Today, researchers have responsibly disclosed a security vulnerability by exploiting which they could access over 100,000 private employee records of United Nations Environmental Programme (UNEP).
The data breach stemmed from exposed Git directories and credentials, which allowed the researchers to clone Git repositories and gather a large amount of personally identifiable information (PII) associated with UNEP employees.
Git directory exposed WordPress DB and Git credentials
Ethical hacking and security research group Sakura Samurai have now disclosed their findings on a vulnerability that let them access over 100,000 private records of United Nations Environment Programme (UNEP) employees.
The documents and screenshots shared with BleepingComputer provide extensive details on the nature of this security flaw and all that it exposed.
Having come across the United Nation’s Vulnerability Disclosure Program and InfoSec Hall of Fame, researchers Jackson Henry, Nick Sahler, John Jackson, and Aubrey Cottle of Sakura Samurai set out to hunt for any security flaws impacting UN systems.
They then came across exposed Git directories (.git) and Git credential files (.git-credentials) on domains associated with the UNEP and United Nation’s International Labour Organization (ILO).
The researchers were able to dump the contents of these Git files and clone entire repositories from the *.ilo.org and *.unep.org domains using git-dumper.
The .git directory contents comprised sensitive files, such as WordPress configuration files (wp-config.php) exposing the administrator’s database credentials.
WordPress configuration file found within exposed .git directory on UN domains
Source: Sakura Samurai
Likewise, different PHP files exposed as a part of this data breach contained plaintext database credentials associated with other online systems of the UNEP and UN ILO.
In addition, the publicly accessible .git-credentials files enabled the researchers to get their hands on UNEP’s source code base.
Exfiltrated data contains over 100,000 employee records
Using these credentials, researchers were able to exfiltrate over 100,000 UN employee records from multiple systems.
The data set obtained by the group exposed travel history of UN staff, with each row containing: Employee ID, Names, Employee Groups, Travel Justification, Start and End Dates, Approval Status, Destination, and the Length of Stay.
UN employee travel history (100k+ records) exfiltrated by researchers
Source: Sakura Samurai
Likewise, other UN databases accessed by the researchers as a part of their analysis exposed HR demographic data (nationality, gender, pay grade) on thousands of employees, project funding source records, generalized employee records, and employment evaluation reports.
Redacted HR demographic data of UN employees (7,000+ records)
Source: Sakura Samurai
In an email interview with BleepingComputer, the group said:
“When we started researching the UN, we didn’t think it would escalate so quickly. Within hours, we already had sensitive data and had identified vulnerabilities. Overall, in less than 24 full hours we obtained all of this data,” Sakura Samurai told BleepingComputer.
“In total, we found 7 additional credential-pairs which could have resulted in unauthorized access of multiple databases. We decided to stop and report this vulnerability once we were able to access PII that was exposed via Database backups that were in the private projects,” state the researchers in their blog post.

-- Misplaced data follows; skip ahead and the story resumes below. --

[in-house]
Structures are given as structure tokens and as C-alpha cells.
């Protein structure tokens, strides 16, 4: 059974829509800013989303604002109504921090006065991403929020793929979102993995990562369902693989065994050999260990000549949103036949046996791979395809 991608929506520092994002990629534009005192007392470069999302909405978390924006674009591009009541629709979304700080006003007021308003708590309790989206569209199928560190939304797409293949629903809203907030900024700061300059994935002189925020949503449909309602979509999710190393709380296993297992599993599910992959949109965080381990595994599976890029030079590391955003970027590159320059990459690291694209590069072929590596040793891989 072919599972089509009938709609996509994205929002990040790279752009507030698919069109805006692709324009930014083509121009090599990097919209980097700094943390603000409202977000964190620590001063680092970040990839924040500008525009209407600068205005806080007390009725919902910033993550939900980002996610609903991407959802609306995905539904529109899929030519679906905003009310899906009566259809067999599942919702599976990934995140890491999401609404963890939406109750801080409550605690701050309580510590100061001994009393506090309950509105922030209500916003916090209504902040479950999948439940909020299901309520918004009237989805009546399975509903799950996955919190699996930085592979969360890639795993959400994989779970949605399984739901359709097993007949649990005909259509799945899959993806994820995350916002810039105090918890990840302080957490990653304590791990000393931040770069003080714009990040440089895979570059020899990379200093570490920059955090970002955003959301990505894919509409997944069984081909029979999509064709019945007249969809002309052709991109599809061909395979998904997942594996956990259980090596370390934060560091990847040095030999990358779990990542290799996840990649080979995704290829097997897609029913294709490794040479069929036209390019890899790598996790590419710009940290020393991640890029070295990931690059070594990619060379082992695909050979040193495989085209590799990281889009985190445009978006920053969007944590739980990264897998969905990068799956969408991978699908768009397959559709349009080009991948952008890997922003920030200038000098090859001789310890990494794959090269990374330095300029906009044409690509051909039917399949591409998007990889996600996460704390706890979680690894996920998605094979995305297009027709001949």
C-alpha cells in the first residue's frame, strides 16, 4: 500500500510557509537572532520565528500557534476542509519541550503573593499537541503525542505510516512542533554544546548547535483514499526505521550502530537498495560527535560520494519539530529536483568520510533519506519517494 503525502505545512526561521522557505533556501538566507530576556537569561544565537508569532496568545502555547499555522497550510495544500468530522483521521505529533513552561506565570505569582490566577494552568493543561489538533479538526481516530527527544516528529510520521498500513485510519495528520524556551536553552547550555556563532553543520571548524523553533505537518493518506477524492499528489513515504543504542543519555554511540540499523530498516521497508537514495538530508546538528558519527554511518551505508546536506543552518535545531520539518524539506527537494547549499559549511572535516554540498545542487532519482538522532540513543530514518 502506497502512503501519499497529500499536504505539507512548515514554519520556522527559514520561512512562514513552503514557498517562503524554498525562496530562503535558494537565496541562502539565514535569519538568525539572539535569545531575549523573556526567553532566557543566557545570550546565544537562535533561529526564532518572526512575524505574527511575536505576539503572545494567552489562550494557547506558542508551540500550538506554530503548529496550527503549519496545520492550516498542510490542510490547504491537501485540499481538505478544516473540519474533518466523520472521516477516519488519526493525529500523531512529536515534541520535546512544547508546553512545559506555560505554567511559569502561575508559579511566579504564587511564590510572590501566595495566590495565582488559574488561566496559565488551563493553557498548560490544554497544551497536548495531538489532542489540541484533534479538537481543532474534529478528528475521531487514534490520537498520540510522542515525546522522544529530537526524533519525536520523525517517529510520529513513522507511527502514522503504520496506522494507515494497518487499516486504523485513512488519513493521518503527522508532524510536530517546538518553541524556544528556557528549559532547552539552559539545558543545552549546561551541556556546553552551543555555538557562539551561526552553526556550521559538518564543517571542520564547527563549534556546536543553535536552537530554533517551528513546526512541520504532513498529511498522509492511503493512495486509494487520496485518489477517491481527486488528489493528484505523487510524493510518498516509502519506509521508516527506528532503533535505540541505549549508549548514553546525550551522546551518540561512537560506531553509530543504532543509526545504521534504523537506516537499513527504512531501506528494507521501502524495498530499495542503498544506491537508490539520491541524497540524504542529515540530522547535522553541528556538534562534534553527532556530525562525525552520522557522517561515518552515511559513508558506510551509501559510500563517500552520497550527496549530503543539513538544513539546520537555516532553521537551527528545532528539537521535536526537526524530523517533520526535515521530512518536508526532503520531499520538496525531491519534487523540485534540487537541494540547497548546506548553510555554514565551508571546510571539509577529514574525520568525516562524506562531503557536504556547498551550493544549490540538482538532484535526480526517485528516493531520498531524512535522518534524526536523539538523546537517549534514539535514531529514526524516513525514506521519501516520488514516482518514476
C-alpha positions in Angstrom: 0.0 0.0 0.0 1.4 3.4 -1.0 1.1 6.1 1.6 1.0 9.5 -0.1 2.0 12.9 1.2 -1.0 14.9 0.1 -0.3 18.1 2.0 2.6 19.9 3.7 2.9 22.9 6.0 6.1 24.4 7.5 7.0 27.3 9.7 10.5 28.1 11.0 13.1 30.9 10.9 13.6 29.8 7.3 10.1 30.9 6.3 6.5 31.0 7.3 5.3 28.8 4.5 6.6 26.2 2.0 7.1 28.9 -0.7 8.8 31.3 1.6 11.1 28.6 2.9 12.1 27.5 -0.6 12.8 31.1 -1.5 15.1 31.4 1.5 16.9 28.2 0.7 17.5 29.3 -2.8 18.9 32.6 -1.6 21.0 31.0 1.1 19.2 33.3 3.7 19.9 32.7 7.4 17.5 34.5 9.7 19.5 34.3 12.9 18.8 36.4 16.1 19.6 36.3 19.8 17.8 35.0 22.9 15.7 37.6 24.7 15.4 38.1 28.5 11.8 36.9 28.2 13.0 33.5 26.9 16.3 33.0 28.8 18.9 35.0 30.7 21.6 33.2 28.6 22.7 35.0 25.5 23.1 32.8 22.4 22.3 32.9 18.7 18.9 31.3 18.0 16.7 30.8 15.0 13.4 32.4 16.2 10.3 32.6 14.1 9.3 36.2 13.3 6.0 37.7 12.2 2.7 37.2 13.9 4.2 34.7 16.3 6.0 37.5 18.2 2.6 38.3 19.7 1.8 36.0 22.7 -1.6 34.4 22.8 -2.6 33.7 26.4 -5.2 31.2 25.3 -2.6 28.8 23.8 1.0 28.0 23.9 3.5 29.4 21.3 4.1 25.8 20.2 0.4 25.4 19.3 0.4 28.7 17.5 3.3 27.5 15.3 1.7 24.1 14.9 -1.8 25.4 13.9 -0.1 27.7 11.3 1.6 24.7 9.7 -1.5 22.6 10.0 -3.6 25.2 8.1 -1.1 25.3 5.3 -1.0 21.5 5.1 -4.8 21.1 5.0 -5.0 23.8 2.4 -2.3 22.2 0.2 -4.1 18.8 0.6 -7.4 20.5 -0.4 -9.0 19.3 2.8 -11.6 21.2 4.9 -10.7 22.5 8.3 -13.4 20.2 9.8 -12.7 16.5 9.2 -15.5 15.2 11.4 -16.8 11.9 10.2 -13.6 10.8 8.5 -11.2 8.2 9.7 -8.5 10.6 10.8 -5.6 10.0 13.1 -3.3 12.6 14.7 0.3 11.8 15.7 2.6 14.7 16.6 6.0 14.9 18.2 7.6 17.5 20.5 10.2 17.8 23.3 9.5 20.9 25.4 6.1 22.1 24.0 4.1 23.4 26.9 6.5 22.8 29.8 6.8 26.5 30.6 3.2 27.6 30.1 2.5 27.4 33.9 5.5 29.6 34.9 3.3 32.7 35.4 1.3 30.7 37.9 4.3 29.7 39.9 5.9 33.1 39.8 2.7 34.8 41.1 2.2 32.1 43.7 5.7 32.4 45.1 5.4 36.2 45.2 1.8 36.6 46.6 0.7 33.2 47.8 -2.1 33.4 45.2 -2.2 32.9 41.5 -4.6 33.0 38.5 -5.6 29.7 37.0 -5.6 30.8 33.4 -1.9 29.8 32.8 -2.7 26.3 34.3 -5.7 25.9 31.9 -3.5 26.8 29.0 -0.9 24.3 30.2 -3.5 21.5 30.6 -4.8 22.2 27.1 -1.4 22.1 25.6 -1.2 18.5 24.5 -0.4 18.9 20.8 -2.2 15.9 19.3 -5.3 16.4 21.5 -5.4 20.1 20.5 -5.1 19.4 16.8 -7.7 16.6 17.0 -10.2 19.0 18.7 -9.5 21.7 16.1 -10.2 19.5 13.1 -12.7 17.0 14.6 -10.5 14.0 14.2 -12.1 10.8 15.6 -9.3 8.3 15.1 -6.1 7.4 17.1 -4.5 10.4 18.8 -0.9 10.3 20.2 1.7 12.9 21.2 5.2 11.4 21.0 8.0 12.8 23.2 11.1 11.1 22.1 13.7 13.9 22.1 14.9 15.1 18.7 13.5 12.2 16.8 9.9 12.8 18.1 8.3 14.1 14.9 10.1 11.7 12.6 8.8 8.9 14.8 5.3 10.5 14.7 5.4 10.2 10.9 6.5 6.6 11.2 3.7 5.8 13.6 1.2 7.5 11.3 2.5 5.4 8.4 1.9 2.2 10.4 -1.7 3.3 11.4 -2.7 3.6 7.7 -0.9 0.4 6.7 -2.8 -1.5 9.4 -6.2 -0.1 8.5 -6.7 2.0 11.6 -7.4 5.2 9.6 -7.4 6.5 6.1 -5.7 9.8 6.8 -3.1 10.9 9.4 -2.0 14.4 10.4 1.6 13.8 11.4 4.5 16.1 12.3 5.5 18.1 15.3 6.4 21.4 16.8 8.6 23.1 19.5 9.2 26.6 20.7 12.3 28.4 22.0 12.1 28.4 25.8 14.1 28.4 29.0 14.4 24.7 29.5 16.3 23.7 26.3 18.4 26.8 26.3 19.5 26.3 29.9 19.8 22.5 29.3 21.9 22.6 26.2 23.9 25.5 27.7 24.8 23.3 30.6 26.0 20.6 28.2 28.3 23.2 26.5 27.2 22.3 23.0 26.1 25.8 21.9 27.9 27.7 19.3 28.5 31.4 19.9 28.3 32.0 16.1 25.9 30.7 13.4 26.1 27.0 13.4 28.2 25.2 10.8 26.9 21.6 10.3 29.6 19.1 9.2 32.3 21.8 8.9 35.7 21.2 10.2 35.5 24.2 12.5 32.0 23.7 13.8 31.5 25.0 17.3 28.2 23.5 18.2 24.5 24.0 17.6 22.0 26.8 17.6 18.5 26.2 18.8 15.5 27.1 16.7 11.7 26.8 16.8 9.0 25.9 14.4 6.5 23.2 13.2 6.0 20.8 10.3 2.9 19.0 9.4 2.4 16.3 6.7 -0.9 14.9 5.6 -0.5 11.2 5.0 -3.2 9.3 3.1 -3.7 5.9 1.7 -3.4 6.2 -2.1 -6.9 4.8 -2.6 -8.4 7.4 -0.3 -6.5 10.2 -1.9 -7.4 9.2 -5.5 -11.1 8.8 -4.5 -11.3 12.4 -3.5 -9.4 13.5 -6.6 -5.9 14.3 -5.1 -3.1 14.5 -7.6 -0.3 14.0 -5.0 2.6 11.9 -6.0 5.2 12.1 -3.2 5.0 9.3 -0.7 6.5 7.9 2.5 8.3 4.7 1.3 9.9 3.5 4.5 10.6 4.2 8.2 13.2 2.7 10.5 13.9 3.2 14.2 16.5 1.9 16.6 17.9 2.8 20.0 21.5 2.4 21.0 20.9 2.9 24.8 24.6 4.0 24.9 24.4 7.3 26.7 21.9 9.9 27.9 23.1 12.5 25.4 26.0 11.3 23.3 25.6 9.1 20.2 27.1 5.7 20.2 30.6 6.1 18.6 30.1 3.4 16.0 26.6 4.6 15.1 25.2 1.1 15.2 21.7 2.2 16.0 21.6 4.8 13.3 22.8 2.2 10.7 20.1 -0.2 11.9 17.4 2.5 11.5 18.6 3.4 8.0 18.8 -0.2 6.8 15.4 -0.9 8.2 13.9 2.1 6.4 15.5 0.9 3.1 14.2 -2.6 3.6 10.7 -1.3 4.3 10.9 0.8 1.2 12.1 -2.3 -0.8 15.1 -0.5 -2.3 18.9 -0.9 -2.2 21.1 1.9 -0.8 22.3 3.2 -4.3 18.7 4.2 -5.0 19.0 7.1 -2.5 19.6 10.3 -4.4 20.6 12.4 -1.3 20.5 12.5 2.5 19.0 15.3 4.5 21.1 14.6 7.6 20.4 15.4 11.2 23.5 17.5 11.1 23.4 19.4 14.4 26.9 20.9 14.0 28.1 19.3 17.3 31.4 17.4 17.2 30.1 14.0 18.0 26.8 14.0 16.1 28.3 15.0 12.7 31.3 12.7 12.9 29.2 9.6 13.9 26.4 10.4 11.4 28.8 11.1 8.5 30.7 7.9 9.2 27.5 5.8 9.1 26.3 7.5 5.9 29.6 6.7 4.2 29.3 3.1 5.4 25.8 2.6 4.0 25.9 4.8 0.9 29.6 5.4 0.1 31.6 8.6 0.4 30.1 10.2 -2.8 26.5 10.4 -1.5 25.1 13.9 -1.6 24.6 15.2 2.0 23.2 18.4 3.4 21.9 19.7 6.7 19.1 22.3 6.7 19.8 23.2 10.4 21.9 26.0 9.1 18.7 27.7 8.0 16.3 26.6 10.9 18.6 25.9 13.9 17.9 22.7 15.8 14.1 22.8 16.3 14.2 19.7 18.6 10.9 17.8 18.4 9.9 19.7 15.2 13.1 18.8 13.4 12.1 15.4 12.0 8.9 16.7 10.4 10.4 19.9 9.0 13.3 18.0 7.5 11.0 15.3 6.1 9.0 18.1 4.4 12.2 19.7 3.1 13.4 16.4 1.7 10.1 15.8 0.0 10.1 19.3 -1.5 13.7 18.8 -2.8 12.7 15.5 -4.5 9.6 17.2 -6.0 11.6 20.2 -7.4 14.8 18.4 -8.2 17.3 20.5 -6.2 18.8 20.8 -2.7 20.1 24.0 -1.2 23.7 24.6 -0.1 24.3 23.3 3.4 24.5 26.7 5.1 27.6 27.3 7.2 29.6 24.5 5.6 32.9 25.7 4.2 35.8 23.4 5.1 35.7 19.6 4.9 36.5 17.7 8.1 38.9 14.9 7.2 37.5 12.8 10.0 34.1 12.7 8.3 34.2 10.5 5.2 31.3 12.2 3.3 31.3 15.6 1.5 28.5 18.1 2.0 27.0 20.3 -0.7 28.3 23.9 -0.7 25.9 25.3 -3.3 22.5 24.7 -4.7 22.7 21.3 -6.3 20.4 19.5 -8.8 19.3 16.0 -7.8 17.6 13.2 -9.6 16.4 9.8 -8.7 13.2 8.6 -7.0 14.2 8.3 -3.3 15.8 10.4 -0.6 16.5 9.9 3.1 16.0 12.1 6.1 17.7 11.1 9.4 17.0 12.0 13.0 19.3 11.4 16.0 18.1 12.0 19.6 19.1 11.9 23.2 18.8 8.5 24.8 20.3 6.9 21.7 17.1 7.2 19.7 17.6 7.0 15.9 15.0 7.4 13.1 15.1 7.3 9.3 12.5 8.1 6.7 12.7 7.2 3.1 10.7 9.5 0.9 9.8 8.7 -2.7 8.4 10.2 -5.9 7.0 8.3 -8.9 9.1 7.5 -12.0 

Threat actors likely already accessed the data
The researchers shared a series of emails with BleepingComputer that showed they had originally reported the vulnerability to UN privately on January 4th, 2021.
UN Office of Information and Communications Technology (OICT) initially acknowledged their report, but, without realizing the vulnerability concerned UNEP, responded:
“The reported vulnerability does not pertain to the United Nations Secretariat, and is for ILO (International Labour Organization),” according to the emails seen by BleepingComputer, and something the UN is known to do in the past.
Eventually, according to these emails, Saiful Ridwan, Chief of Enterprise Solutions at UNEP thanked the researchers for their vulnerability report while stating that their DevOps team had taken immediate steps to patch the vulnerability and that an impact assessment of this vulnerability was in progress.
Further, in a follow-up email seen by BleepingComputer, UNEP stated that a data breach disclosure notice was in the works but that it was “challenging as we have not done this before.”
Overall, the researchers told BleepingComputer, United Nations was quick to patch this security issue within under a week.
“Honestly, I commend Saiful for the quick fixes. Even though he stated that this was fairly new to him, they patched in record speed and secured the data.”
“At this point, our only concern is informing the affected users. Particularly, Aubrey Cottle A.K.A. Kirtaner had noted that if it was this easy to obtain the data, threat actors likely already have the data.”
“The group was in agreement that the UNEP should analyze the trajectory of the exposed PII to determine how many threat actors, if any, have the data,” Sakura Samurai founder John Jackson told BleepingComputer.
This is not the first time UN systems have suffered a data breach.
In 2019, the UN did not disclose a cyberattack that had severely compromised their networks and databases.
In 2020, a disclosure finally came out from the UN which pinned the blame for the hack on a SharePoint vulnerability.
Update 11-Jan-2020: Clarified 100,000 employee records were accessed as a part of the breach.